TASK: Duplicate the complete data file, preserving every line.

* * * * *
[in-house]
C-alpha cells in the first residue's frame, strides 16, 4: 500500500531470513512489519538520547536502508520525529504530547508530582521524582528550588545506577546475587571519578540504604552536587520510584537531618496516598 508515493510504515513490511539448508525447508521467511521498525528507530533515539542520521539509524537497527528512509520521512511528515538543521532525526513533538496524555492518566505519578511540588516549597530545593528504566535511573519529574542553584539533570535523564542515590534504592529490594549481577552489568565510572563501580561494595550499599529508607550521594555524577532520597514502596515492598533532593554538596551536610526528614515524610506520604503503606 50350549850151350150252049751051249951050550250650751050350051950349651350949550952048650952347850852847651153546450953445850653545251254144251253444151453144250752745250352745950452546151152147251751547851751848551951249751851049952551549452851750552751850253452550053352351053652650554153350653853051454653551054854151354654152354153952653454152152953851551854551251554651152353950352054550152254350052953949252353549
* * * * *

[in-house]
C-alpha cells in the first residue's frame, strides 16, 4: 500500500531470513512489519538520547536502508520525529504530547508530582521524582528550588545506577546475587571519578540504604552536587520510584537531618496516598 508515493510504515513490511539448508525447508521467511521498525528507530533515539542520521539509524537497527528512509520521512511528515538543521532525526513533538496524555492518566505519578511540588516549597530545593528504566535511573519529574542553584539533570535523564542515590534504592529490594549481577552489568565510572563501580561494595550499599529508607550521594555524577532520597514502596515492598533532593554538596551536610526528614515524610506520604503503606 50350549850151350150252049751051249951050550250650751050350051950349651350949550952048650952347850852847651153546450953445850653545251254144251253444151453144250752745250352745950452546151152147251751547851751848551951249751851049952551549452851750552751850253452550053352351053652650554153350653853051454653551054854151354654152354153952653454152152953851551854551251554651152353950352054550152254350052953949252353549